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'Mehbooba' review: Patriotism gone wrong

An India-Pakistan cricket match is a tool for most filmmakers to endorse a protagonist’s patriotism, even in films surrounding the Indian Army. In Mehbooba, when a Pakistani student in Hyderabad is being thrashed at a cafe for supporting his home team, Roshan (Akash Puri) comes to his rescue and says ‘Evari desam vallakuntundi’. Yet, he is no sane voice of reason, you realise when elsewhere, at an Irani chai shop, Roshan beats a group of compatriots for supporting Pakistan in the same cricket match.

This engineering graduate clears his entrance tests for the NDA, and is slated to become the captain of an Indian army soon, without event the slightest hint that he has undergone any training. That’s the level of credibility that Mehbooba maintains throughout the narrative.

  • Cast: Akash Puri, Nitya Shetty
  • Music: Sandeep Chowtha
  • Director: Puri Jagannadh
  • Plot: A couple from two warring countries takes rebirth to unite

There’re more incredible twists, including a reincarnation saga of two love-struck youngsters from India and Pakistan. Roshan and Pakistani girl Afreen (Nitya Shetty) both have memories of their previous births and a psychiatrist confirms that. The two have nightmares about an unfulfilled wish and mysteriously croon Lag ja gale despite not listening to the number before. During a trek with friends to the Himalayas, Roshan discovers deeper truths surrounding their past. Roshan waits for Lahore-bound Afreen to recollect their past life love story against a 1971-war backdrop. Social media and journalists also help him.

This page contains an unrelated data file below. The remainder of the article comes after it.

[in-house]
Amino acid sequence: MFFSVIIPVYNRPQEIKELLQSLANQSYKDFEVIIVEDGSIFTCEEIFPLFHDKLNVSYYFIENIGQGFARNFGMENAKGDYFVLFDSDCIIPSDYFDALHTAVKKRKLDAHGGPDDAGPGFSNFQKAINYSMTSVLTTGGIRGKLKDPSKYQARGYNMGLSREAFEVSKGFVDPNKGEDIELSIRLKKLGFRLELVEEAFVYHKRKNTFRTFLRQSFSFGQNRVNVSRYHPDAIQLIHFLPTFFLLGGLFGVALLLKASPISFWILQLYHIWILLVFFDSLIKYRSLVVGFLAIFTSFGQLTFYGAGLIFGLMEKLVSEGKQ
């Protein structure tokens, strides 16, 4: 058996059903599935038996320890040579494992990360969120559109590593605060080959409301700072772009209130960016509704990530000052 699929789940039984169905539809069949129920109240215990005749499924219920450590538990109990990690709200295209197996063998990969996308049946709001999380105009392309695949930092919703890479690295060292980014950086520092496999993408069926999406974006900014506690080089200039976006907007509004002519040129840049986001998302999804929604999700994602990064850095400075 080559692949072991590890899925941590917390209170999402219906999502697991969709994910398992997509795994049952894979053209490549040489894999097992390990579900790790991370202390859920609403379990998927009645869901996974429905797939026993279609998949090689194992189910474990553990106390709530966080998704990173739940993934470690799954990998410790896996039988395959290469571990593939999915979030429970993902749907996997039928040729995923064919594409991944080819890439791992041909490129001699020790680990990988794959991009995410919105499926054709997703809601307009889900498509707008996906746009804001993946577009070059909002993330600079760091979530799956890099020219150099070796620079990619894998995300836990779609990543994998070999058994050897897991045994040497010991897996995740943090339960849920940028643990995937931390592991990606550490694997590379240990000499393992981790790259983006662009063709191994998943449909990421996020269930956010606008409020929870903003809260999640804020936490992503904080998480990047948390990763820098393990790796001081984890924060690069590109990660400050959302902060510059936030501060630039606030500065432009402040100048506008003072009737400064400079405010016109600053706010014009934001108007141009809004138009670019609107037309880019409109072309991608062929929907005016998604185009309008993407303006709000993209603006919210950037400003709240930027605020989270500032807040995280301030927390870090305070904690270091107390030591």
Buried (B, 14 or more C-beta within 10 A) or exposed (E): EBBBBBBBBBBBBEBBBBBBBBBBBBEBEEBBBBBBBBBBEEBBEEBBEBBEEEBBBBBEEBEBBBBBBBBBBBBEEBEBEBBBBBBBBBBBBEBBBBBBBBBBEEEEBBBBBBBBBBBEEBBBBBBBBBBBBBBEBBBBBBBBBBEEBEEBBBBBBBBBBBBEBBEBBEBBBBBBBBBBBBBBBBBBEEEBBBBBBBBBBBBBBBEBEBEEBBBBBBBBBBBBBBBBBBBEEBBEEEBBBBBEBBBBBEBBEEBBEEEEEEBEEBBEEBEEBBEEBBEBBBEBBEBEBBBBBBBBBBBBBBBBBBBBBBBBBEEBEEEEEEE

It’s a film that bats for a borderless world with lines like “Insaaniyat zindabad”, even as the Indian and Pakistan army generals and commoners hurl profanities at each other. The portrayal of the equation between the countries is crude The lack of detailing about the wars, the use of stock footage and poor quality VFX downgrade the watching experience.

Puri Jagannadh’s dialogues are often a cushion to hide the inaccuracies of his plots; but here even that fails miserably; barring the hilarious sequence where Roshan tears into the irony behind social campaigns.

Akash Puri shows some promise, with his dialogue delivery and confident histrionics. Another takeaway from the film is Sandeep Chowtha’s music, a tune or two impress. Nitya Shetty doesn’t get a meaty role. Murli Sharma and Sayaji Shinde as their fathers have nothing much to do. Puri Jagannadh needed more zip and emotion to make a viewer buy a reincarnation plot. Mehbooba is a strictly avoidable fare.

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Printable version | Oct 16, 2021 12:07:30 PM | https://www.thehindu.com/entertainment/movies/mehbooba-review-patriotism-gone-wrong/article23853331.ece

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